The 2011 federal budget was passed by the Belgian parliament in mid-May. The caretaker government projects an overall fiscal deficit of about 3.6% of GDP in 2011, below the deficit target in Belgium’s previous Stability Program submitted to the EU Commission in January 2010 (4.1%). The debt-to-GDP ratio should be stabilized at around 97.5% in 2011. The fiscal effort of the federal government and social security represents around €2.3 billion in 2011, including €1 billion from tax and non-fiscal revenues. These higher revenues are in large part the effect of the cyclical recovery, higher dividends in the banking sector and state enterprises and other reforms (removal of the “banking secrecy” and measures on “amicable settlement”). The remainder consists of containment in primary spending and social security expenditure (notably healthcare). Regional governments are also planning to contain significantly primary spending.

Overall, according to European Commission estimates, Belgium’s structural balance should remain almost unchanged in 2011, around -2.9% of GDP, but after a strong increase in 2010 (+1.4pp of GDP to -2.8%). In fact, the budgetary consolidation in Belgium started last year. The overall fiscal deficit decreased by 1.8pp of GDP to 4.1% in 2010. The decline in the public deficit in 2010 was due to both a reduction in spending and an improvement in revenues. Spending fell, reflecting cost-containment measures, and interest charges fell too, courtesy of the sharp fall in interest rates with the easing of the financial crisis. Moreover, revenues increased, thanks to strong economic growth, which boosted tax revenues.

Planned fiscal consolidation over the medium term. The caretaker government has also been able to prepare the Stability Program for 2011-2014 (SP), based on the recommendations of the High Council of Finance. This new medium-term fiscal consolidation plan aims to reduce the overall fiscal deficit to 2.8% in 2012, and to undertake fiscal tightening of about 1% of GDP per year thereafter, which should bring the deficit to 0.8% of GDP in 2014. Under this fiscal consolidation assumption, the public debt should decline from 96.5% of GDP in 2012 to 92.2% in 2014.

The Challenge of Cutting Public Debt

The key challenge for Belgium is to stabilize its sizeable public debt in the short term and reduce it over the medium term. If fully implemented, the current fiscal consolidation plan should result in sustainable public finances. Nevertheless, considerable uncertainty remains.

1. The political mandate. As the fiscal consolidation plan has been prepared by a caretaker government, can we reasonably expect that it would be fully implemented by the next government? The medium-term fiscal consolidation plan is based on the recommendations of the High Council of Finance, which is an independent body that advises and gives recommendations on budgetary policy. Hence, we believe that the next government is likely to follow its recommendations as well.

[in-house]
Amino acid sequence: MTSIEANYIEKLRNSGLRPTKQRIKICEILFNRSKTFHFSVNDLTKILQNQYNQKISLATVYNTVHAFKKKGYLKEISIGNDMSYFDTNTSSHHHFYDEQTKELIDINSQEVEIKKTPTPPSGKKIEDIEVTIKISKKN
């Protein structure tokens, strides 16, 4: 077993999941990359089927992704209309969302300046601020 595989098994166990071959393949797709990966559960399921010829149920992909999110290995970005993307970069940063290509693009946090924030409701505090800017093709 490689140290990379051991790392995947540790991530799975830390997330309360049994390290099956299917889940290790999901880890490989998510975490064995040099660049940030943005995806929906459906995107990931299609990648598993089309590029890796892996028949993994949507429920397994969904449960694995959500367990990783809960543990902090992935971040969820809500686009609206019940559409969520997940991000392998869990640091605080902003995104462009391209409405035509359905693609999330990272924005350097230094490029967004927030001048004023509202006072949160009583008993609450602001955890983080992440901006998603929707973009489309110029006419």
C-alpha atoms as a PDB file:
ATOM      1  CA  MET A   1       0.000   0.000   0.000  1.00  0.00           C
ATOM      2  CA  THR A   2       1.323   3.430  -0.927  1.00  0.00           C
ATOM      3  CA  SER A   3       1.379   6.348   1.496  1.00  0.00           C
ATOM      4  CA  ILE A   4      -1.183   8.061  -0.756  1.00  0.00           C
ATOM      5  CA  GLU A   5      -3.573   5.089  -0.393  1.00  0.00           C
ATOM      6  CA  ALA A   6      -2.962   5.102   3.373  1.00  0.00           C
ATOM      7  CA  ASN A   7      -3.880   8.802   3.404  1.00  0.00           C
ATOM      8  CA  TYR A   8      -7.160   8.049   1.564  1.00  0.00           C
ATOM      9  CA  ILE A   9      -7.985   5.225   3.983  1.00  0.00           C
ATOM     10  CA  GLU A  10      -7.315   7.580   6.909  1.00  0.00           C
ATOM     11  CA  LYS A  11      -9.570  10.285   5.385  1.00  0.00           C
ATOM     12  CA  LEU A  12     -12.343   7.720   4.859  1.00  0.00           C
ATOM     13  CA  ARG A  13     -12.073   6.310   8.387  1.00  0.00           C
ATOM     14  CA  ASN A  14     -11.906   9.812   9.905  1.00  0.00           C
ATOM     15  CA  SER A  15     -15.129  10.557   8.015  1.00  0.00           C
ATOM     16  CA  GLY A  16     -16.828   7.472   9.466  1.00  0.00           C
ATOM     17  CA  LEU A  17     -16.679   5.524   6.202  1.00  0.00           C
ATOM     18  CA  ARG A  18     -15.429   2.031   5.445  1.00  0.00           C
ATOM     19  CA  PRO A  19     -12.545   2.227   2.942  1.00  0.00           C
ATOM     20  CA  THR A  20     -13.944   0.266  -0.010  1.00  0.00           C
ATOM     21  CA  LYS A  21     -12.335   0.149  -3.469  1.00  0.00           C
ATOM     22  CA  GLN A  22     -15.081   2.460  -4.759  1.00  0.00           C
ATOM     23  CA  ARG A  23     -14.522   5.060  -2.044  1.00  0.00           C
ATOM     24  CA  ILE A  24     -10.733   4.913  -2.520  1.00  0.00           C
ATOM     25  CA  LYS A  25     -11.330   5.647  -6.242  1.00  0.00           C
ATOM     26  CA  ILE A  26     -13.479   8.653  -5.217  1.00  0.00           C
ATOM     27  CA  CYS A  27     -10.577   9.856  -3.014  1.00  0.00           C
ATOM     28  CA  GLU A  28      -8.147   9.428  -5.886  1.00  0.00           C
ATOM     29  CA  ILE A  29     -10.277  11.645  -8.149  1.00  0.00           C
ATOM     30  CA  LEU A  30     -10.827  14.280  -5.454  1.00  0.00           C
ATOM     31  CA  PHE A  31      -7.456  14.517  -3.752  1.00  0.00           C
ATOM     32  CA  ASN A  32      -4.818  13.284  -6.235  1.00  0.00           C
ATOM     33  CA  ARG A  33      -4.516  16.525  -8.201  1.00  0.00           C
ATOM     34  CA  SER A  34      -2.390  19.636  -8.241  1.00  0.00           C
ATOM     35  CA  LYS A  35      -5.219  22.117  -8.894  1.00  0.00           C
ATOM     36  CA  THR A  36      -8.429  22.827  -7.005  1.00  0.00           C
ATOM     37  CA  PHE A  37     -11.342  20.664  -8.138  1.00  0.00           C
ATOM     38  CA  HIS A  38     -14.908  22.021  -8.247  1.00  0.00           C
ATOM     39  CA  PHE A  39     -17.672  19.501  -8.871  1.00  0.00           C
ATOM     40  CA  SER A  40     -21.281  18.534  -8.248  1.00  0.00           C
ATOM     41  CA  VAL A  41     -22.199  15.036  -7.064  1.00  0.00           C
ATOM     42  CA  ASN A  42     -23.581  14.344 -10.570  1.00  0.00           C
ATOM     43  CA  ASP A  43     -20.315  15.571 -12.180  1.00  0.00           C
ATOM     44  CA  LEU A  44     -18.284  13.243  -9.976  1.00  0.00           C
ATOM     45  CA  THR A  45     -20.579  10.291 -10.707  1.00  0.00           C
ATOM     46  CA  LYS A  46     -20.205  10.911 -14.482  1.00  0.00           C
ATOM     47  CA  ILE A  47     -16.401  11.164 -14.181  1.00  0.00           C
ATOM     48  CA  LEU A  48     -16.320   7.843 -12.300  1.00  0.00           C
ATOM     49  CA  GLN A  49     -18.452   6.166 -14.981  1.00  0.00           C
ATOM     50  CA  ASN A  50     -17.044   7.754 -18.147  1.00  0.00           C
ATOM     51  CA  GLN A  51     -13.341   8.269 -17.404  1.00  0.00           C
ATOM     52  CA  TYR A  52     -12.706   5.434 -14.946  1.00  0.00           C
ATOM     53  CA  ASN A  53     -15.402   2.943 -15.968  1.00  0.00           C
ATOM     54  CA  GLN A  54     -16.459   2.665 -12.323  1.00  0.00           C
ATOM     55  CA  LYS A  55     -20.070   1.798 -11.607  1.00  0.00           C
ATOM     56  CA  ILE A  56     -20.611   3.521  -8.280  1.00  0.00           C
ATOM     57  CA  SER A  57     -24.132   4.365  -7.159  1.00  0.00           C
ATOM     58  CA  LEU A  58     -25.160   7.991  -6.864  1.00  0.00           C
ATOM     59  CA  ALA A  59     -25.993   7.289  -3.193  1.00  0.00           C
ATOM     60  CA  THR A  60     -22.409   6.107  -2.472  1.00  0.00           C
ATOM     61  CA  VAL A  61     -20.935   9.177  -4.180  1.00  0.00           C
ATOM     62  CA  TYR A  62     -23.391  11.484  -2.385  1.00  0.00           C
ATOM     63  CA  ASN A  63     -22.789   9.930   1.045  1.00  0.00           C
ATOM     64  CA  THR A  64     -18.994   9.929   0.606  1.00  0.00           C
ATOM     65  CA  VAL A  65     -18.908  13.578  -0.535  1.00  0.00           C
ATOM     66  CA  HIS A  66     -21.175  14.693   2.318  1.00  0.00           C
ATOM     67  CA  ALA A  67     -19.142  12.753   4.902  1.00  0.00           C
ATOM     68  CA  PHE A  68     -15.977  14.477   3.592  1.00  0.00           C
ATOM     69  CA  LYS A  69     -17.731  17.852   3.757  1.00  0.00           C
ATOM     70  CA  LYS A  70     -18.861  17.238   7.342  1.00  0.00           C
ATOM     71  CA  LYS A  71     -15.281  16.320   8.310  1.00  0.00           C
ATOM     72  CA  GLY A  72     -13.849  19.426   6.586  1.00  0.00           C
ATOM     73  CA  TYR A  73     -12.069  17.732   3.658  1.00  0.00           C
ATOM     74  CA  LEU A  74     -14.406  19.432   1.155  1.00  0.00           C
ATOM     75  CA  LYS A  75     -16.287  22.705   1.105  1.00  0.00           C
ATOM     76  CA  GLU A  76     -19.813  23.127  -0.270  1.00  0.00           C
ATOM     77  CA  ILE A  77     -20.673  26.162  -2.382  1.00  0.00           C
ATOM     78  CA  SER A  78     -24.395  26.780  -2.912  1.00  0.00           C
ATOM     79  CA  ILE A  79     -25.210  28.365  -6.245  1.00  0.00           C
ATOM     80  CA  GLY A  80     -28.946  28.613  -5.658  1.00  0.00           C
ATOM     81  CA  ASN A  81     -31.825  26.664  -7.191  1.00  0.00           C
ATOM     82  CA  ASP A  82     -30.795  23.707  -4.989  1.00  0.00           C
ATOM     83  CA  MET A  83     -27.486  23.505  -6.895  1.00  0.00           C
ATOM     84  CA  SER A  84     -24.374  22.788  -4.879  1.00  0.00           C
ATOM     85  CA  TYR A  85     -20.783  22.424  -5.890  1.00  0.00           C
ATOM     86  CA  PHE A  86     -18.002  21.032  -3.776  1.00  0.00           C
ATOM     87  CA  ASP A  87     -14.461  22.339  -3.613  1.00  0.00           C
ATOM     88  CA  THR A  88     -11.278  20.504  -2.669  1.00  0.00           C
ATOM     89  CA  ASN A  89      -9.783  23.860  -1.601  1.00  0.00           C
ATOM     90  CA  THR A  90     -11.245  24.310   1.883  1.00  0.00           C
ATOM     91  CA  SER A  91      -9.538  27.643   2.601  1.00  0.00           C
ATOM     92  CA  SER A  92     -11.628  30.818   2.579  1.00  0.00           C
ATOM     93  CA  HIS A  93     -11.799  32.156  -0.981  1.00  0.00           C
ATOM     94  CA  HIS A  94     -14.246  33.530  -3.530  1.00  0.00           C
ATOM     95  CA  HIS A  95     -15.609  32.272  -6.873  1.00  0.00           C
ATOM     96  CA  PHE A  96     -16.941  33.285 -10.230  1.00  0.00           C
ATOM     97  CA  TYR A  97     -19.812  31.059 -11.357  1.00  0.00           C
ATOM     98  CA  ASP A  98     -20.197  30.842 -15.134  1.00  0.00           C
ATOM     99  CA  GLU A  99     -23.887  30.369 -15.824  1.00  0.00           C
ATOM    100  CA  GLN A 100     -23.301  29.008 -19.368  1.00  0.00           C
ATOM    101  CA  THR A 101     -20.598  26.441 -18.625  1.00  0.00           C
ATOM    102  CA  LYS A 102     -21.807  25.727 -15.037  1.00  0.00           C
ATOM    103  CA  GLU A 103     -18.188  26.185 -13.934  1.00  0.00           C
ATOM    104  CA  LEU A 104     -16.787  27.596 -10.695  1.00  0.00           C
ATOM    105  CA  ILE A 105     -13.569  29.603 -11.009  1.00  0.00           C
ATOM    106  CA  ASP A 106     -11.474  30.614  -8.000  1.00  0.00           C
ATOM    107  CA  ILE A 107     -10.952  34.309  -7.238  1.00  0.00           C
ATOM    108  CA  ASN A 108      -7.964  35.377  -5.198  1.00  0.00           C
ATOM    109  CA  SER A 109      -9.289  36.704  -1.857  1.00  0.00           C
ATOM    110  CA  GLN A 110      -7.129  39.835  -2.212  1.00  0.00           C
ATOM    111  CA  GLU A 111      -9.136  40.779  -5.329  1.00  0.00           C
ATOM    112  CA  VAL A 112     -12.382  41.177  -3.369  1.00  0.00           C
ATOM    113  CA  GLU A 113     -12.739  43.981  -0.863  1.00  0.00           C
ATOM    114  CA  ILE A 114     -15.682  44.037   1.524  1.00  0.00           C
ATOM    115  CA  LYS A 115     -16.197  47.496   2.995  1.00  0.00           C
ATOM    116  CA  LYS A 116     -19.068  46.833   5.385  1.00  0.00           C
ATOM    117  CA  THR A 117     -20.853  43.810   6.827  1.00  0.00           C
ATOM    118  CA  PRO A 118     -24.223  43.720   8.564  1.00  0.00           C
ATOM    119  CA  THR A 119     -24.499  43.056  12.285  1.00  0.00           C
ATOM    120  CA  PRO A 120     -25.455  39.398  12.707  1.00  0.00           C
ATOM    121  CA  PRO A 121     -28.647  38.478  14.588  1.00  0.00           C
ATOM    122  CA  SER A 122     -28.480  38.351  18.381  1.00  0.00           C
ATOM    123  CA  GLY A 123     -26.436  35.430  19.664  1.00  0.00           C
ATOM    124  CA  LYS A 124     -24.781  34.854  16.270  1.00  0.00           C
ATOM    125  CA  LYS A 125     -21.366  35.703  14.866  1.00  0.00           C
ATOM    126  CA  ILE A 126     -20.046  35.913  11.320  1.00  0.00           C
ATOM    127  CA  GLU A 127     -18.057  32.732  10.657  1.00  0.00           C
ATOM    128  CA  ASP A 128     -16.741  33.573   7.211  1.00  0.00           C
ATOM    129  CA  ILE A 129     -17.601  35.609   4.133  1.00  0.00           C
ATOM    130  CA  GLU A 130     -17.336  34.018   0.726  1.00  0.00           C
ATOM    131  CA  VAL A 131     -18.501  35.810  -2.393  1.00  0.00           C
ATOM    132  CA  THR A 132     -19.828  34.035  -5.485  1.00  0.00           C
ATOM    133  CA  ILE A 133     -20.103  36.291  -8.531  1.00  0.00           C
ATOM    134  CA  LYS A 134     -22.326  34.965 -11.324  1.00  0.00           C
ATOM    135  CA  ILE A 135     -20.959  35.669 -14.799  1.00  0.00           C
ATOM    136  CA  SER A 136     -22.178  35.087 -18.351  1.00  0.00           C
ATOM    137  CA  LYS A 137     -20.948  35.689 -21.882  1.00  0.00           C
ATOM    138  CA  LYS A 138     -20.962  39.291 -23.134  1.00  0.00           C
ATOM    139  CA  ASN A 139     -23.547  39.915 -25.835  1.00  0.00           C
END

Moreover, looking back over recent decades, Belgium’s track record gives us confidence that the fiscal consolidation plan will be effectively implemented. The debt-to-GDP ratio declined sharply, by more that 50pp, from its peak of 135% of GDP in 1993 to 84.2% in 2007. Compared to its peers, prior to the financial crisis, Belgium had delivered one of the largest declines in debt-to-GDP ratio. Even after the crisis, this ratio increased less in Belgium. What’s more, the consolidation in Belgian public finances over this period was mostly structural. During the financial crisis, the cyclically adjusted primary balance fell slightly, but it was again in surplus in 2010. It is among the highest in the EMU – it remains negative in almost all other euro area countries.

2. The fiscal federalism framework. Belgium is a federal state, in which regional governments have constitutional autonomy. The sustainability of public finances over the longer term therefore requires optimal sharing of the burden of fiscal tightening between different levels of government.

In the absence of a new coalition government – essentially because of disagreement on the degree and form of fiscal devolution – the issue of burden-sharing between the federal government (and social security) and the regional governments has not been addressed in the Stability Program 2011-2014. The allocation effort between the federal government and regional authorities in the Stability Program is based on recommendations from the High Council of Finance. It assumes 65% of the burden of fiscal tightening falls on the federal government (35% for regional authorities), which corresponds to the respective weight of the federal government in primary spending in the previous Stability Program.

However, this allocation is not optimal, as under the current Stability Program the trajectories of fiscal balances at the federal government and regional levels steadily diverge over the medium term. The federal budget remains in deficit, while the regional government surpluses continue to rise. This divergence reflects the fact that almost all the costs of an aging population and public debt service fall on the federal government.